Sorry, Joe. I really like Georgia. It’s clear and easy on the eye. I feel I have to use Times NR for e books, but dislike it myself.


    Stephen Tiano July 7, 2015 at 6:45 am

    I’m curious, Rosalind, what makes you “feel” you must use Times New Roman?


    Rosalind Minett July 7, 2015 at 6:46 am

    Guess I’d been advised that when converting to epub format.


    C. JoyBell C. April 1, 2015 at 8:50 pm

    I actually really like Bell MT. It’s a font that feels joyous and open on the page. I use it in some of my books when I want the pages to feel that way for the readers. In other books, I have used Garamond, Perpetua and Centaur. Garamond when I want the message of the written words to come across simply and concisely; Perpetua when I want the message of the written words to come across timelessly; and Centaur when I want that message to carry an air of mystery. And this is my personal family of fonts that I have built over the many years of my being an author. :)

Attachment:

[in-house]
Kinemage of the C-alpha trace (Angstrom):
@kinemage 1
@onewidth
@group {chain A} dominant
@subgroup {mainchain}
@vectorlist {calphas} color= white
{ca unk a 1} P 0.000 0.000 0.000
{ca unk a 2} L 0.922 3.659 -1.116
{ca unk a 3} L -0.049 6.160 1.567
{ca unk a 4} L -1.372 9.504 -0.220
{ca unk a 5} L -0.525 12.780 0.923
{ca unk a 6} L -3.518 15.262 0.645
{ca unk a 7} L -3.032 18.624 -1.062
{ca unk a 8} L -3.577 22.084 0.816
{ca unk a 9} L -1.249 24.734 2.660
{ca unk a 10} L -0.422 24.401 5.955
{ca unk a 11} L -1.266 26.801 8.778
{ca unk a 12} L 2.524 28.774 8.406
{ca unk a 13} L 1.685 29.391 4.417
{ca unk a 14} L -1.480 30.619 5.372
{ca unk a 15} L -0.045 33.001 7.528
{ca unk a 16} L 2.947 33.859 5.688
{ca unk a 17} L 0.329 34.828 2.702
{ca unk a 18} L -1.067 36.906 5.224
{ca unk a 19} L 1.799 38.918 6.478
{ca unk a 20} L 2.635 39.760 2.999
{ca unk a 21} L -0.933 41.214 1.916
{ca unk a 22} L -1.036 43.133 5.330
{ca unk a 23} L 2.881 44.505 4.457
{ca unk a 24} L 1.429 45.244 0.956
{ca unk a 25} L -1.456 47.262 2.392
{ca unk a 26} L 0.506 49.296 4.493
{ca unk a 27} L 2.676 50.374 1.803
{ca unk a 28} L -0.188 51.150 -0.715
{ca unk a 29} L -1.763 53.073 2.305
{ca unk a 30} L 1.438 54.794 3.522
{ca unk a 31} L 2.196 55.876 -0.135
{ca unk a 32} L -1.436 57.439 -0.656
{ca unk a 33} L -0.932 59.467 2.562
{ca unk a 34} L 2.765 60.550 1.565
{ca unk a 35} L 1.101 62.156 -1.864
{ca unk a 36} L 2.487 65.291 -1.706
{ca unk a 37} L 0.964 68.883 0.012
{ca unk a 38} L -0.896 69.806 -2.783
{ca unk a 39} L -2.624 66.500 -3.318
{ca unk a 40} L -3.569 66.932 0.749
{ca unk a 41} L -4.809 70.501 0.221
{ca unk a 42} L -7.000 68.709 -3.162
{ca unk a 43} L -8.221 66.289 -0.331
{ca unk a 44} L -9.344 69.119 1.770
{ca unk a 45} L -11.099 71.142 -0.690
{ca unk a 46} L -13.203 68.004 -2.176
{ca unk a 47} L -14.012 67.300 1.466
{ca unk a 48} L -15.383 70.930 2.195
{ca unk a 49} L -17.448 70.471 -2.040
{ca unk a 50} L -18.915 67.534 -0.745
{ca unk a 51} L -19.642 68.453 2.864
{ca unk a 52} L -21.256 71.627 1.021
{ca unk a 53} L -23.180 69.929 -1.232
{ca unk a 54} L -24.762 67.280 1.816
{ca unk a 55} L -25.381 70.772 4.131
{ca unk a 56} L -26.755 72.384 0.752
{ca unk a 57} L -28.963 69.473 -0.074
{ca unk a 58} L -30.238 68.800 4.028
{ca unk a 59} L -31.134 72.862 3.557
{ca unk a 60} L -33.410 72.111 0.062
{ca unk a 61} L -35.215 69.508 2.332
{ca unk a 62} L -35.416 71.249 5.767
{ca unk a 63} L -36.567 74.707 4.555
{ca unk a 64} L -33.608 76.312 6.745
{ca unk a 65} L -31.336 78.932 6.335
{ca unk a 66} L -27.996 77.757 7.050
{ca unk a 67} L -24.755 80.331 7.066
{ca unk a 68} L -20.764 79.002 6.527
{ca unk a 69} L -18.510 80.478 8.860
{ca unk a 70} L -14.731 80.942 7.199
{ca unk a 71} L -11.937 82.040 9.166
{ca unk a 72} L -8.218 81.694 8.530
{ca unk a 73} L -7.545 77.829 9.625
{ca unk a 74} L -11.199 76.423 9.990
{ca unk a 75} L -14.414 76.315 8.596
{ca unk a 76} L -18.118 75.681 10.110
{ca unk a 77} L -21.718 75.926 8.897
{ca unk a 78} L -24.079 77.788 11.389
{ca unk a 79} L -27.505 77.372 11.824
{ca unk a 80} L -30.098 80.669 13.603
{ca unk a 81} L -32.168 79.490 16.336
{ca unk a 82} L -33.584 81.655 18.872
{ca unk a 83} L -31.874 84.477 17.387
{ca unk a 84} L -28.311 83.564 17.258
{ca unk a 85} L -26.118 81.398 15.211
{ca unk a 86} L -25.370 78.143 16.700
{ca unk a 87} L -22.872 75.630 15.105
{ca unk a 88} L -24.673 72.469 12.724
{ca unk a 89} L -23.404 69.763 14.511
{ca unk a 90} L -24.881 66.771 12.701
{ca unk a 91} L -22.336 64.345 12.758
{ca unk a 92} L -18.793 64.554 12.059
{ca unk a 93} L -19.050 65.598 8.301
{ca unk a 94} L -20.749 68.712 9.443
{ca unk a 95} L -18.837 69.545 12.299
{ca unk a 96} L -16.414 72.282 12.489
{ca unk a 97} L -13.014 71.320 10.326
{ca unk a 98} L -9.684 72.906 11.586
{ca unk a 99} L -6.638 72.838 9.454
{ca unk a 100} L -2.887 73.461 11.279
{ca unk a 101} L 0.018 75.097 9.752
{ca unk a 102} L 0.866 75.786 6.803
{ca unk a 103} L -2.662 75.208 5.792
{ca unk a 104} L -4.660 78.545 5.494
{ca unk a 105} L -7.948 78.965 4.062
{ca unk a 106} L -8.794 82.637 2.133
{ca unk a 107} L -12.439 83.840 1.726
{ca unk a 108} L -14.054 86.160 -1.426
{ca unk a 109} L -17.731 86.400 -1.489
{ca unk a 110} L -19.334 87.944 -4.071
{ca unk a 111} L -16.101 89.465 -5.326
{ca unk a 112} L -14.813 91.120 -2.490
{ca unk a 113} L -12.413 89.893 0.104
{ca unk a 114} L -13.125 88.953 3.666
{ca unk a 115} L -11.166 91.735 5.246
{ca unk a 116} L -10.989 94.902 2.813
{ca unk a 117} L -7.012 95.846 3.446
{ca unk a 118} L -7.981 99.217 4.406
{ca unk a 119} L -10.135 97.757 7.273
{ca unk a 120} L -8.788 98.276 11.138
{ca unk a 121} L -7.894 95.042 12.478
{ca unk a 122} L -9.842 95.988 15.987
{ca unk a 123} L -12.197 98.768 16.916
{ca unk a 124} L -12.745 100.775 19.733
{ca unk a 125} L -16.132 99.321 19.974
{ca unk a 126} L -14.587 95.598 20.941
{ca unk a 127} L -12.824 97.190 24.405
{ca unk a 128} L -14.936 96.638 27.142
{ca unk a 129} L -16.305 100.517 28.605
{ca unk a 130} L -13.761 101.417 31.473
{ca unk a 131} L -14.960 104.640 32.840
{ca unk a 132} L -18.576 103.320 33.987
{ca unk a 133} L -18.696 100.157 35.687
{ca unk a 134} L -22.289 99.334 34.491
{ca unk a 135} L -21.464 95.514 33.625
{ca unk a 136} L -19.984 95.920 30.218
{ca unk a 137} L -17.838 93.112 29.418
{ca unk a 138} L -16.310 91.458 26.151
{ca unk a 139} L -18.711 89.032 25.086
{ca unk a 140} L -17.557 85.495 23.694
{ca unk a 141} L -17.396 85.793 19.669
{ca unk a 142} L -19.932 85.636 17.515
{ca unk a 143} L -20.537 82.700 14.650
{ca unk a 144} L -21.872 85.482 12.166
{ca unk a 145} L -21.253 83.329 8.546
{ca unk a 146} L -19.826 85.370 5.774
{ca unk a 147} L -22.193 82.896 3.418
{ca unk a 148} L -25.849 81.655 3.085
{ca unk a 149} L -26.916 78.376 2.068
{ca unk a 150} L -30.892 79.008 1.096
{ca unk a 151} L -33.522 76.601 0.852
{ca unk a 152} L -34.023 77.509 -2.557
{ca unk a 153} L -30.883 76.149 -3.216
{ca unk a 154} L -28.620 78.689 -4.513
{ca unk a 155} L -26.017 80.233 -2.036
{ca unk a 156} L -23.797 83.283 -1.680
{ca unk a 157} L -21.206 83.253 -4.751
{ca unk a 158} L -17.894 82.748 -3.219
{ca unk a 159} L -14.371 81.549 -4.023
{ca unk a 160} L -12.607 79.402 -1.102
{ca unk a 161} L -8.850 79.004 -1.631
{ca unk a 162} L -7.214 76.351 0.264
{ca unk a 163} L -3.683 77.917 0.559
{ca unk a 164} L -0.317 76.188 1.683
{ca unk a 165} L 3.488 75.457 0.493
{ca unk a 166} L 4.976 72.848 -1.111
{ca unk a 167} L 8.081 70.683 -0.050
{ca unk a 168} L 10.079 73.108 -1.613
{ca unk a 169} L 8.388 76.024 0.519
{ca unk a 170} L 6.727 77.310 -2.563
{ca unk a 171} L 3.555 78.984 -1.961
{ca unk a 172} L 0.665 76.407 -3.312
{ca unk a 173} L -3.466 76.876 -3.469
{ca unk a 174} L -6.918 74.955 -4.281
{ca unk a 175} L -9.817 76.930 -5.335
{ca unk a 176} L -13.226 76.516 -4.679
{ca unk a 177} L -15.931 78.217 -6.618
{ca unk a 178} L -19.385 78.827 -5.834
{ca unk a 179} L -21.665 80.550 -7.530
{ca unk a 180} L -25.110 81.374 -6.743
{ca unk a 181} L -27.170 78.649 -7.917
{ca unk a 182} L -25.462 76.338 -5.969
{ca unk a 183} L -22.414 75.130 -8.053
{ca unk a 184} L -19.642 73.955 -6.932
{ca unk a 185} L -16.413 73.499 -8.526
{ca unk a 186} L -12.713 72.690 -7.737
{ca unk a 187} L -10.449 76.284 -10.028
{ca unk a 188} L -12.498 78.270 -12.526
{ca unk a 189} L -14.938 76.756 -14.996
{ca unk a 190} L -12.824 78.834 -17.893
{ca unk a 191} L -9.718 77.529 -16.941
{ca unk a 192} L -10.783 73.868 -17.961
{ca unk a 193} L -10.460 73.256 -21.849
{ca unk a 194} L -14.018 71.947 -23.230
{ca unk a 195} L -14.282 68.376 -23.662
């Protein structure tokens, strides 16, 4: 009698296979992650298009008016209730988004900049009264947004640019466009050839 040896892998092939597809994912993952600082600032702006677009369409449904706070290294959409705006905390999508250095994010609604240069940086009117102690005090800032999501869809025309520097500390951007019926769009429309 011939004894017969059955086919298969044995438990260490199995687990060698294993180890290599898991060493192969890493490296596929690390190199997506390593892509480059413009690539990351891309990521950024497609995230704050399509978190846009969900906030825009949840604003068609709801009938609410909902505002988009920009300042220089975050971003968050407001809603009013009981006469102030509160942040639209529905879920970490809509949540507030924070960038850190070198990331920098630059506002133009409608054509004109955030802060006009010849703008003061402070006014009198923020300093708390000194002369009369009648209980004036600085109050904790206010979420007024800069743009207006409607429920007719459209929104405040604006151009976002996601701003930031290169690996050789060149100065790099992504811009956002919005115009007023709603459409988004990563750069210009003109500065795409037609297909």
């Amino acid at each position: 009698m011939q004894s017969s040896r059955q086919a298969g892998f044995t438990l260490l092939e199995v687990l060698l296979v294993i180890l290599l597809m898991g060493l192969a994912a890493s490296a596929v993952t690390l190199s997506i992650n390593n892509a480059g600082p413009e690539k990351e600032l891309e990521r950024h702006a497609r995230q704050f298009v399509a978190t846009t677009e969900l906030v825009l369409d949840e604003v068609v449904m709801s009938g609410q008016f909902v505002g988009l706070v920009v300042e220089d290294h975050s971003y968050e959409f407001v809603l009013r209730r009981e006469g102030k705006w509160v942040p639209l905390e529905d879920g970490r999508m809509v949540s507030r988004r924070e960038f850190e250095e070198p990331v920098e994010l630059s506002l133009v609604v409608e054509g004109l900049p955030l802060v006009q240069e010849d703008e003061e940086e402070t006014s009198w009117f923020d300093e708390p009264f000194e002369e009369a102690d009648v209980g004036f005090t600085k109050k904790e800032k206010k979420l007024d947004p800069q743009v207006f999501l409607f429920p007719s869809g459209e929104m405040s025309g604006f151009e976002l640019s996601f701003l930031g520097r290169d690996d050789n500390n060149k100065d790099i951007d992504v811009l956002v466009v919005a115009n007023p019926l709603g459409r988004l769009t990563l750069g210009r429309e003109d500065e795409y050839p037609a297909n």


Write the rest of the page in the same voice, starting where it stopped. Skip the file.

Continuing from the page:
Anna Dobritt March 30, 2015 at 7:18 am

    Would these fontsw cuase problems with people that have Dyslexia?


    Adrian February 27, 2015 at 2:00 am

    Dear Joel,

    Thanks for your articles. I learn so much from them. In your article “5 Great Fonts for Book Covers” you mention League Gothic as one of the five you advise. Do you have any thoughts as to which font for interior book design (body text) works best if League Gothic is used for the book cover and chapter headings? Many thanks in advance.



    Joel Friedlander February 27, 2015 at 10:33 am
    Adrian February 27, 2015 at 5:51 pm

    Thank you Joel. The references are very informative.



    Mitesh Take February 15, 2015 at 7:50 pm

    Very useful discussion. Thanks.


    Stephen Toano February 27, 2015 at 3:58 am

    There are different ways to go about pairing serif to sans serif fonts. One way is to match, the other to contrast. I would first consider a large x-height serif, say, the ITC Benguiat family. Or here’s a free one, Antic Didone Regular. But with free fonts, you wasn’t to see what you have to do for variations, like italic and bold. Also whether they have a really complete set of characters. Then there’s the opposite tack as an option, contrasting the large x-height of League Gothic with a noticeably smaller x-height. And that’s all before considering whether to match or contrast the thickness of strokes. But you get the idea. I actually blogged some on my blog on book design, http://www.tianobookdesign.com/blog a while back on this process of matching and contrasting types.


    Adrian February 27, 2015 at 5:52 pm

    Thanks for your advice Stephen. Much appreciated.